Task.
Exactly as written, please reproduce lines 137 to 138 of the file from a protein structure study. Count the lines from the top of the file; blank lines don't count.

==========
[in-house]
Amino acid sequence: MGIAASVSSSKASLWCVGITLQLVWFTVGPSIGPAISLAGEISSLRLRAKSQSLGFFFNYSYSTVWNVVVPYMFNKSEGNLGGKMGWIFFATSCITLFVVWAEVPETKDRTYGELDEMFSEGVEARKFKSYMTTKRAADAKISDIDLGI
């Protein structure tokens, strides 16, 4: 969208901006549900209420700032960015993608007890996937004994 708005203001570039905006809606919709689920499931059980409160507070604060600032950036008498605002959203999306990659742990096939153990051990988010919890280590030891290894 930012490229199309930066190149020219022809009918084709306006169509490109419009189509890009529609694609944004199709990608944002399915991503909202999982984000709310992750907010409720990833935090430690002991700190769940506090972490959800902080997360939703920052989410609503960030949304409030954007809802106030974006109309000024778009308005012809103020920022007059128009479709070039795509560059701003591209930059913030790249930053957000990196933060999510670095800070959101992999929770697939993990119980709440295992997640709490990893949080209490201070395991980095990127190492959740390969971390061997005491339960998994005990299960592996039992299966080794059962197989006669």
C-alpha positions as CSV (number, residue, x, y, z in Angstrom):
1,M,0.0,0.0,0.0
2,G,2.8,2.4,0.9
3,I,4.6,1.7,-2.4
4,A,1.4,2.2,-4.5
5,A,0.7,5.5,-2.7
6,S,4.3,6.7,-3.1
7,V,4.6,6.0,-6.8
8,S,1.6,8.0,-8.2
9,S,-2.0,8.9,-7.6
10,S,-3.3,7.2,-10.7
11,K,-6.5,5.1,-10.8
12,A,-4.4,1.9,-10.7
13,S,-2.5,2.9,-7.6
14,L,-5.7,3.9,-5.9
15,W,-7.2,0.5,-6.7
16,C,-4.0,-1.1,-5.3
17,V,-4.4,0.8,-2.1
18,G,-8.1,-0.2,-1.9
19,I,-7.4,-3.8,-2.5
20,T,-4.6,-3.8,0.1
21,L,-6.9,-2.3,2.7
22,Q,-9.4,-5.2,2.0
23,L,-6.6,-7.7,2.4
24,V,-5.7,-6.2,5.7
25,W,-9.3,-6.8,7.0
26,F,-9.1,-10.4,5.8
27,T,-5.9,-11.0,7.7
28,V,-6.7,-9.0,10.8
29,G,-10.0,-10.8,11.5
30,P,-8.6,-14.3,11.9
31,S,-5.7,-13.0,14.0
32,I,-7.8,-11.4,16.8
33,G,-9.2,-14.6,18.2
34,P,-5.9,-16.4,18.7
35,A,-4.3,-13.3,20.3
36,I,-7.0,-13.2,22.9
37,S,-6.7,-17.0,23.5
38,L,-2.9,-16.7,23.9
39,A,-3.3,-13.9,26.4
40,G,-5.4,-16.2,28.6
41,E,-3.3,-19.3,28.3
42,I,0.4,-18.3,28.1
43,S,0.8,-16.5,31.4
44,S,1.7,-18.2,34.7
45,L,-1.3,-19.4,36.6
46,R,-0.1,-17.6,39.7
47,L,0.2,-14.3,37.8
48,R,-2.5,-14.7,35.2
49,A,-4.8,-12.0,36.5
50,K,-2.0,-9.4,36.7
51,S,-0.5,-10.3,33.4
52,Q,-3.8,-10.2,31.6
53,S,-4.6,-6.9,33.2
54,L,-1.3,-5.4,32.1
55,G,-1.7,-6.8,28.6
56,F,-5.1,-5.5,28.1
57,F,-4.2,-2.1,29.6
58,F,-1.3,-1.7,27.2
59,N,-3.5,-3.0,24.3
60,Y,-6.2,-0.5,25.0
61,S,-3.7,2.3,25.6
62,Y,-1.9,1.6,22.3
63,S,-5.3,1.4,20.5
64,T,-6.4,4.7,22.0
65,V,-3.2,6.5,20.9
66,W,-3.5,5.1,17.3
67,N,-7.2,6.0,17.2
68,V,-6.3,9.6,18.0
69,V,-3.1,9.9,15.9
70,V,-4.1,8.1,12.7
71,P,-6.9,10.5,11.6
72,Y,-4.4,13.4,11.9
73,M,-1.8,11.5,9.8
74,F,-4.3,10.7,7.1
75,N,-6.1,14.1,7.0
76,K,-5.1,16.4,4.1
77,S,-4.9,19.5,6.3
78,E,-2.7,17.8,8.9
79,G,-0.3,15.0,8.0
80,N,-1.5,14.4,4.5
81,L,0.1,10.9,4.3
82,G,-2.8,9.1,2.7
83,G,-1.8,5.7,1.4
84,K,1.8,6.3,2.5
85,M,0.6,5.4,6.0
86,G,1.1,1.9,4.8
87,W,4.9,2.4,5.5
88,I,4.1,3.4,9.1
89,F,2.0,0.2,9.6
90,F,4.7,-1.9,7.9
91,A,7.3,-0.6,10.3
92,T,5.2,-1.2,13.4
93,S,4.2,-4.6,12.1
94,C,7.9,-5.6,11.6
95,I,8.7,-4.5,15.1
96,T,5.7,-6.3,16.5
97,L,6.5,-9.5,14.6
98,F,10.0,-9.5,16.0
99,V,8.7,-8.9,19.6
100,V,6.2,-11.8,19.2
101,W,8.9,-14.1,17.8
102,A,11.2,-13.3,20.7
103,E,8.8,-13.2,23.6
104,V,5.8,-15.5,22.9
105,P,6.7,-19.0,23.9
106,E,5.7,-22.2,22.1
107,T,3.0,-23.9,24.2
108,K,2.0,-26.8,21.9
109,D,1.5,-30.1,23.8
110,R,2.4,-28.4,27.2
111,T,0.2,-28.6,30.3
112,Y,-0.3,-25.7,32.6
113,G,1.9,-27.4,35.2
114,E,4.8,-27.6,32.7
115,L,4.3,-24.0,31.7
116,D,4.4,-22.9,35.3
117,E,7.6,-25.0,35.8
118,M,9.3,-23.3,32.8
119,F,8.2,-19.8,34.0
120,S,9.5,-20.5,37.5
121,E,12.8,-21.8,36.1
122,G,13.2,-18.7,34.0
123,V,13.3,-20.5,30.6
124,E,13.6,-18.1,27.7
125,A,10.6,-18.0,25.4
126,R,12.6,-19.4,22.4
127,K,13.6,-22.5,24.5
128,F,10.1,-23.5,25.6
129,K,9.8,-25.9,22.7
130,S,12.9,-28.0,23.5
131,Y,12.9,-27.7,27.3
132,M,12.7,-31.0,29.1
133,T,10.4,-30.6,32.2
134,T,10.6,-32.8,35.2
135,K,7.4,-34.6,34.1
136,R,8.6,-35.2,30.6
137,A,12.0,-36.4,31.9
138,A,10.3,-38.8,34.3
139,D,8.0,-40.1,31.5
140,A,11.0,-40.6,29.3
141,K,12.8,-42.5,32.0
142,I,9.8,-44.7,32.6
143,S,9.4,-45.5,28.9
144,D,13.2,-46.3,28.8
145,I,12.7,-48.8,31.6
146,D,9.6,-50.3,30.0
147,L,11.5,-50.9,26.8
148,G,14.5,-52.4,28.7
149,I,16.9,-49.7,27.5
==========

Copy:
133,T,10.4,-30.6,32.2
134,T,10.6,-32.8,35.2